Good news from the preliminary birthrate data for 2012: Teen births are down to yet another historic low, births to women in their early 20s also fell to an all-time low, the rate of cesarean sections is stabilizing after years of increasing, and fewer babies were born preterm or at low birth weight.
Women will continue to die far too young in South Sudan if public health strategies fail to reach youth before they become sexually active, and policies fail to address the family planning needs of communities.
Exactly the sort of person who would say “Just have the baby” read my essay about the end of my pregnancy and my son’s first month of life, and her interpretation of my point was “pregnancy makes you fat.”
Maternity care in the United States is far more expensive than anywhere else in the developed world, and it’s not because we’re getting more services than women elsewhere.
Just have the baby? Only if you want to. Because no one else can take on any of the pain or risk, and it’s rare that you’ll be helped significantly with the costs—something I think anyone capable of becoming pregnant understands all too well and that forced pregnancy activists work very hard not to acknowledge.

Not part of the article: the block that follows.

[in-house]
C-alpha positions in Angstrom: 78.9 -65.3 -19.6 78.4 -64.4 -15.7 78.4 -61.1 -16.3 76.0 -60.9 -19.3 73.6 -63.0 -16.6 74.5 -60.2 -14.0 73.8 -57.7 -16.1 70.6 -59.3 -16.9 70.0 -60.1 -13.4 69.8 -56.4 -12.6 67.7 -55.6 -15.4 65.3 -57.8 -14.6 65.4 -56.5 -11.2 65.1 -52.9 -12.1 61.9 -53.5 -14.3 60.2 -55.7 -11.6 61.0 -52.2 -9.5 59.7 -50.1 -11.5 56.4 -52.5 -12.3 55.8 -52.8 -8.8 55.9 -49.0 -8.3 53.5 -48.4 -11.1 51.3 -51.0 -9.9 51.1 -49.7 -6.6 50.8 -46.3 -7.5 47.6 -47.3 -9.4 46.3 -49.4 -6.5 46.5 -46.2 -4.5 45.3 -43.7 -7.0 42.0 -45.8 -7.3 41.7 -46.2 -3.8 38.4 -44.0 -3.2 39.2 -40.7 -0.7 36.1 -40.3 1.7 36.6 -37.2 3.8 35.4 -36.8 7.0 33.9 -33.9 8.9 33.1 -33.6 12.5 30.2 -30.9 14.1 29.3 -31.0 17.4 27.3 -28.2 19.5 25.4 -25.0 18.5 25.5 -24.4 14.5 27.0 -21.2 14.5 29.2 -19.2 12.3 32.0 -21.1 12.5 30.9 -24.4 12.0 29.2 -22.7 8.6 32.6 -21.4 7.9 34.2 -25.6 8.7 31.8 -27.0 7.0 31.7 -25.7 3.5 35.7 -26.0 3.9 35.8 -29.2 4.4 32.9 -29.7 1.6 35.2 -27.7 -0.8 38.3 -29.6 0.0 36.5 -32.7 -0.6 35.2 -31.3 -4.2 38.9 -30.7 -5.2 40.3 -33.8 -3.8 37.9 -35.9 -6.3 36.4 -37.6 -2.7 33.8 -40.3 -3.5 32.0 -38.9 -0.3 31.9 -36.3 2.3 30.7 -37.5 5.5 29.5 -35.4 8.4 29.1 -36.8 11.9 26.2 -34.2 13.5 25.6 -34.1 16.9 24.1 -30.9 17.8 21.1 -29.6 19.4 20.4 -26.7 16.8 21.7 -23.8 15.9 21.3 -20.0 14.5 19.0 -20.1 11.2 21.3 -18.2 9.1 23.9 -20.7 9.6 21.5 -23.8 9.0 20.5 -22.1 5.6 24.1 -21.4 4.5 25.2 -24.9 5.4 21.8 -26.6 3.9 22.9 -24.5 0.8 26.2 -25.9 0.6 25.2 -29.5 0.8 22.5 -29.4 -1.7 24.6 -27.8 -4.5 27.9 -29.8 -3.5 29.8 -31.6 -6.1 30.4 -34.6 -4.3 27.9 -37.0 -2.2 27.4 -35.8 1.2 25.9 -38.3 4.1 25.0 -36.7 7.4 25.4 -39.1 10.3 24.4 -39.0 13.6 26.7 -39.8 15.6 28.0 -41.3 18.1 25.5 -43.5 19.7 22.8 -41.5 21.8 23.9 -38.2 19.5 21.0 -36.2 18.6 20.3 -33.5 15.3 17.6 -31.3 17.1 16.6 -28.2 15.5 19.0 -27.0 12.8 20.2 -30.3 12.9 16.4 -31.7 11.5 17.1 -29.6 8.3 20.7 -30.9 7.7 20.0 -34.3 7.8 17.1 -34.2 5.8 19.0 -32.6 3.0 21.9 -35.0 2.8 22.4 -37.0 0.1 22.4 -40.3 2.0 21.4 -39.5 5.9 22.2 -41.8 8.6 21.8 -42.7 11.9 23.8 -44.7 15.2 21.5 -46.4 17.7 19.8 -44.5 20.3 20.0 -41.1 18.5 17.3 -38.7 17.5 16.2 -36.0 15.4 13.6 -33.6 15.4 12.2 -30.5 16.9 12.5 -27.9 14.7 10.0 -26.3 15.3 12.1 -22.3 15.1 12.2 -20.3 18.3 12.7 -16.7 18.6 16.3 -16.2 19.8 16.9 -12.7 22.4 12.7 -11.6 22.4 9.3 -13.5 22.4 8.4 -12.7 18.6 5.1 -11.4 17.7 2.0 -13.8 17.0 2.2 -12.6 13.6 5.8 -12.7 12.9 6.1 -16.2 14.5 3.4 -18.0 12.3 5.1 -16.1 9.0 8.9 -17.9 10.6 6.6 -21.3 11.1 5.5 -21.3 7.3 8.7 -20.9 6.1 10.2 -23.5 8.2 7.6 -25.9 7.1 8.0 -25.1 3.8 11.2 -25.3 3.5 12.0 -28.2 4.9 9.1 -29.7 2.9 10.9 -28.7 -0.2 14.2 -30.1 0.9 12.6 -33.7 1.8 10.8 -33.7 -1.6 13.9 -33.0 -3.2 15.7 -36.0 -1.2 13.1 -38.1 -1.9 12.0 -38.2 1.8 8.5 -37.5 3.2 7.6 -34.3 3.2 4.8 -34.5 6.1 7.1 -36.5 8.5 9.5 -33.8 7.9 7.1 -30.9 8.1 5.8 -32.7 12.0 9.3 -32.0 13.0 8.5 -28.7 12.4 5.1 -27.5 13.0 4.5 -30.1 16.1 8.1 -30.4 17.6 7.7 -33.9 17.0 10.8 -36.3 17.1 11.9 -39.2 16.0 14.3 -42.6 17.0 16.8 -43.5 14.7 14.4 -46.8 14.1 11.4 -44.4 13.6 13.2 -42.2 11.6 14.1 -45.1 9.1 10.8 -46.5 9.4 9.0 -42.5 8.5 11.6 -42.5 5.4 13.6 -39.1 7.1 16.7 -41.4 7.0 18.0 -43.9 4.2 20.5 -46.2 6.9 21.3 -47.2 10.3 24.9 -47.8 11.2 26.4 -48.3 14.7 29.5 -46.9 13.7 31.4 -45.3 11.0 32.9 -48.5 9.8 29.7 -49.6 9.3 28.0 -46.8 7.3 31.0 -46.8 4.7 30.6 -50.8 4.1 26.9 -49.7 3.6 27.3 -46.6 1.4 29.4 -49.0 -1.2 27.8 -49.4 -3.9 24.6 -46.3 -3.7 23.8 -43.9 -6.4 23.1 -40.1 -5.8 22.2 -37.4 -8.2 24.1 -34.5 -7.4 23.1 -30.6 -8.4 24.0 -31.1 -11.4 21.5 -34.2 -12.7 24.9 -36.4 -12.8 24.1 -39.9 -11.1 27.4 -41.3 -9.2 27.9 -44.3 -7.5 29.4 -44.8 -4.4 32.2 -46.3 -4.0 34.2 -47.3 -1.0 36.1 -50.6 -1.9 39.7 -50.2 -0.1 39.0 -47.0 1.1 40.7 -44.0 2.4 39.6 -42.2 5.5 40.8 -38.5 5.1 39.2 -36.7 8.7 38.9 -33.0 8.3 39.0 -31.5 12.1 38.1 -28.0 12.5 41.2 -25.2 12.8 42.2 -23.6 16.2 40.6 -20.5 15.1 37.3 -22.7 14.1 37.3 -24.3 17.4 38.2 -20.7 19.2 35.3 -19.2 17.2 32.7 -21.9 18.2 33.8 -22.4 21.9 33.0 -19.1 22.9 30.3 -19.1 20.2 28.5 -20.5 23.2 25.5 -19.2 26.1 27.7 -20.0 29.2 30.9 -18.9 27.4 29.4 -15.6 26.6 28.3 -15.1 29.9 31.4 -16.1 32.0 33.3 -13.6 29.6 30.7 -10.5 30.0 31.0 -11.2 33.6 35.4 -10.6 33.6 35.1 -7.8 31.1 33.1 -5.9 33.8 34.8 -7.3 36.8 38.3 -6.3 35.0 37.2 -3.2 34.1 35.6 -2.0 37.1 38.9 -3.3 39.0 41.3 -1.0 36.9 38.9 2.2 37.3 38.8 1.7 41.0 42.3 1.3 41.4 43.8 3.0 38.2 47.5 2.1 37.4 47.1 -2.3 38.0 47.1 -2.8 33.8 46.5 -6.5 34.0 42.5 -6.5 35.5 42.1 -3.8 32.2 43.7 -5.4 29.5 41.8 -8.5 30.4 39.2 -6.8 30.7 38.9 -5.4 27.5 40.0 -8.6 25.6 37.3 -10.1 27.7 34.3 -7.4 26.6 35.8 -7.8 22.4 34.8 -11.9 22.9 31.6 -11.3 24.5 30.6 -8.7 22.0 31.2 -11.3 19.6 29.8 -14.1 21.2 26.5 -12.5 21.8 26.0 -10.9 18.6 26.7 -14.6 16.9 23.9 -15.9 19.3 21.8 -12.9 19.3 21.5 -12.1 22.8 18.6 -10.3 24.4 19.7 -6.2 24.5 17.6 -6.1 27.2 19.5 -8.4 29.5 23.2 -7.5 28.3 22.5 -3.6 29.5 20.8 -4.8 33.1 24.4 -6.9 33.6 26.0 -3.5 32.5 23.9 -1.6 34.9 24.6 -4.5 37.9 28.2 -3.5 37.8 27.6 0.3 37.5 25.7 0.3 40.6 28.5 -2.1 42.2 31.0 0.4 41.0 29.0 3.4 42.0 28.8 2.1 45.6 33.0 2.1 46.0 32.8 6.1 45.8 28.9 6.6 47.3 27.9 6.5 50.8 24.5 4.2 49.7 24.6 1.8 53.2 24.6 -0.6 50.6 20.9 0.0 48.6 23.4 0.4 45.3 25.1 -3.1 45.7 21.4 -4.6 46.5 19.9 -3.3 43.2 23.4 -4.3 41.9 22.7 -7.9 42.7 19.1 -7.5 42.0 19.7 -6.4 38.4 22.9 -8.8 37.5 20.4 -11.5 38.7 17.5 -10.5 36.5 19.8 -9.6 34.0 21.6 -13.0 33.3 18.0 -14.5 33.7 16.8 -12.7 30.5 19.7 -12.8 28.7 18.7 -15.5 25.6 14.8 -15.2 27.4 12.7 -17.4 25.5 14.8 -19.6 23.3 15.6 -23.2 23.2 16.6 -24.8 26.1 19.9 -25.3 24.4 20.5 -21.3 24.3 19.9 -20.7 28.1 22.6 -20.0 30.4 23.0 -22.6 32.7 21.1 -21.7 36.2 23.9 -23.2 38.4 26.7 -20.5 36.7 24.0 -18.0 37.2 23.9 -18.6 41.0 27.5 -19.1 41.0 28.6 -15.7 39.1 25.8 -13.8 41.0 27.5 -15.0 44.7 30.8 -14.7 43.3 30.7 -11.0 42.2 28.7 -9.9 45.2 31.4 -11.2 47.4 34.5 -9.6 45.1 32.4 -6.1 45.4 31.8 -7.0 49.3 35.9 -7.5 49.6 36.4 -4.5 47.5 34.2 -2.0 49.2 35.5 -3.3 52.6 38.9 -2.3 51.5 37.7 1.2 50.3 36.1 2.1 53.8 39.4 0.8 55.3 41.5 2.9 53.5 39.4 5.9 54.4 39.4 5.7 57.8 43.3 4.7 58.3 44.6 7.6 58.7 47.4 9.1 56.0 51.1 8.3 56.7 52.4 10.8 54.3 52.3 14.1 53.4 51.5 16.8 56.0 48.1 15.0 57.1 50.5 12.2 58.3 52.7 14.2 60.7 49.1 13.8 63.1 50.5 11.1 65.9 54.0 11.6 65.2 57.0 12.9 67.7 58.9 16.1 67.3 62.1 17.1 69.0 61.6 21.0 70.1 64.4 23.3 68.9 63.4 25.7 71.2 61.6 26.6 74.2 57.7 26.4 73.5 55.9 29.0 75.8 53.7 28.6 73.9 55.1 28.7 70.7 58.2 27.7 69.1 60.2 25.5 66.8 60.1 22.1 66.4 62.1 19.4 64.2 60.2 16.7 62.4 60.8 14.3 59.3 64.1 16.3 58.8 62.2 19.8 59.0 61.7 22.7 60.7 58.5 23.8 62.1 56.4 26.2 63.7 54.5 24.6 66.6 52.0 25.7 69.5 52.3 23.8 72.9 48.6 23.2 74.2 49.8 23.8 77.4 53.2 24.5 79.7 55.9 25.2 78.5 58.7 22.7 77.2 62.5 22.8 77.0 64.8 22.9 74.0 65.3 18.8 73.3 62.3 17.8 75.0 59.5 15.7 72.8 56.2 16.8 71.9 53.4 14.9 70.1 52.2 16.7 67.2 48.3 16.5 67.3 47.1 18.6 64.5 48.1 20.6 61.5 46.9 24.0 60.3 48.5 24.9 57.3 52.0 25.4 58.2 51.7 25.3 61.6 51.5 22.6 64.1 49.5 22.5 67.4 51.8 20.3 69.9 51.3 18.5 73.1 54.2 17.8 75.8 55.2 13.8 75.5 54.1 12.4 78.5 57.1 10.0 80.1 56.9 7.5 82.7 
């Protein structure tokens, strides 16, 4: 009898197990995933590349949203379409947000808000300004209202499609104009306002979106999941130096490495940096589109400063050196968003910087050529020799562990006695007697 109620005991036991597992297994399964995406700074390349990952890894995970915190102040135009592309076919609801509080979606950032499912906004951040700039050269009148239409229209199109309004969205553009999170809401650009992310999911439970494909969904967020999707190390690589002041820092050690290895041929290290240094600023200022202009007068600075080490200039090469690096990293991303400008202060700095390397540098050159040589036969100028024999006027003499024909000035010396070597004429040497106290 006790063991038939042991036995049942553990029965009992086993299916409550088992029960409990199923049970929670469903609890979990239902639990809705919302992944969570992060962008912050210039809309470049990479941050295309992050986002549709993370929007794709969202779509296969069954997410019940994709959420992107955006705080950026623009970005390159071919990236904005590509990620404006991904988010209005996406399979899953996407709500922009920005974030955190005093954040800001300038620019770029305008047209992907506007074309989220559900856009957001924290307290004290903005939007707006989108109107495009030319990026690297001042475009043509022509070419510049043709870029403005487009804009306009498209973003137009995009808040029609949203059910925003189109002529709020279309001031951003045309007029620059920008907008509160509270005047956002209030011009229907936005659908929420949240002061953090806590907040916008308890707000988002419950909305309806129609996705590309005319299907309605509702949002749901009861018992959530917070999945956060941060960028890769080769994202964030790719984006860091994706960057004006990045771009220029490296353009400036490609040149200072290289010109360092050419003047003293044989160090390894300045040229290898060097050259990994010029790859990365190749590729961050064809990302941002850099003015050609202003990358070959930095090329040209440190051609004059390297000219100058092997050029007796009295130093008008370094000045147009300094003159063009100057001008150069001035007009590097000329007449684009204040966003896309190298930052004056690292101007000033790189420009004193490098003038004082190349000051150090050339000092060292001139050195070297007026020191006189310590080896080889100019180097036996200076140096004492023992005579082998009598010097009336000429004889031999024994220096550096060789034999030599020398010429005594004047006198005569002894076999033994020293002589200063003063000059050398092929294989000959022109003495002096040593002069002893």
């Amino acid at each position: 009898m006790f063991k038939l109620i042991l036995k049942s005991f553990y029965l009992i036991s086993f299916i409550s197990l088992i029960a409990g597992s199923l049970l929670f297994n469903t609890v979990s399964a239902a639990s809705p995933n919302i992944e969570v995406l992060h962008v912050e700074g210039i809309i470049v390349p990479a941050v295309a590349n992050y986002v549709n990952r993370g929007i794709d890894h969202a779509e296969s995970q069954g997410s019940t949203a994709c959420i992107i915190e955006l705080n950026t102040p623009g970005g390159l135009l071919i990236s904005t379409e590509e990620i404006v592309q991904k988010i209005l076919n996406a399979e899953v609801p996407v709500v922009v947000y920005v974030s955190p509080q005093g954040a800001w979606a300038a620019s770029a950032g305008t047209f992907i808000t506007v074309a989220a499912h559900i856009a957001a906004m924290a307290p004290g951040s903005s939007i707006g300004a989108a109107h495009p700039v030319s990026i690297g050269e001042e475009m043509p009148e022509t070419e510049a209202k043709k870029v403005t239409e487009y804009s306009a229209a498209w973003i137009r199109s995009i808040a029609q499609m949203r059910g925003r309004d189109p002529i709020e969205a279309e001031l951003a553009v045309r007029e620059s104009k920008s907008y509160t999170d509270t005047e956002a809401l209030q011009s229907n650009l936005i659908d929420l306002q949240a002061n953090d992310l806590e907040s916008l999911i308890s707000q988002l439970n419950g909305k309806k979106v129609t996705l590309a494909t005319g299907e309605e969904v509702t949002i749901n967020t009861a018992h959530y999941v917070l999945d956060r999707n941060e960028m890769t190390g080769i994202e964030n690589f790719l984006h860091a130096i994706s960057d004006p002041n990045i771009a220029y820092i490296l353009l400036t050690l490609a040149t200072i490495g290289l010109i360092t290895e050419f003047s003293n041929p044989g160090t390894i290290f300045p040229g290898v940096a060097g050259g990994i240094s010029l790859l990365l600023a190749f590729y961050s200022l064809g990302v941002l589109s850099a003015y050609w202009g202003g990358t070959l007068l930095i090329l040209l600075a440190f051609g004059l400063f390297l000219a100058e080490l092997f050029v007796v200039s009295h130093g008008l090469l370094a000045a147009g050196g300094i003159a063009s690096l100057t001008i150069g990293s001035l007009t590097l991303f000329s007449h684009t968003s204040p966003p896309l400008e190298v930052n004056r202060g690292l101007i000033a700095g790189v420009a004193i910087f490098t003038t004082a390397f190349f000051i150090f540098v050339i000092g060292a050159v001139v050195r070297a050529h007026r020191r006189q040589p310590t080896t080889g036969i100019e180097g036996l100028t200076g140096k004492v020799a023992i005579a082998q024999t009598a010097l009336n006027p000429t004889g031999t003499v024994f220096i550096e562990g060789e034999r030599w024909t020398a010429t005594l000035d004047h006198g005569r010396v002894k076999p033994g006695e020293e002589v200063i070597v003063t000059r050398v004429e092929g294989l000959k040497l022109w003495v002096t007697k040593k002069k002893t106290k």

Childbearing is inherently dangerous, and it is time that the risks of pregnancy became a part of our national conversation about contraception and abortion.
Developing nations like Kenya have not experienced the overall decrease in maternal mortality enjoyed across the globe. More needs to be done to address the impact of maternal death on families and communities.
The American Congress of Obstetrics and Gynecology now says that we should “let nature take its course” during labor. But that change could take years to go into effect, affecting pregnant individuals in the United States and abroad.
The closer I get to my due date, the more offended I am when opponents of women’s rights and of full access to reproductive health care take a lackadaisical attitude towards what pregnancy entails.
Doulas have increased in number and popularity in recent years. But as a whole, what are we working toward? The goal of having a doula for every birth may not be feasible. It also may not bring about the radical change we seek.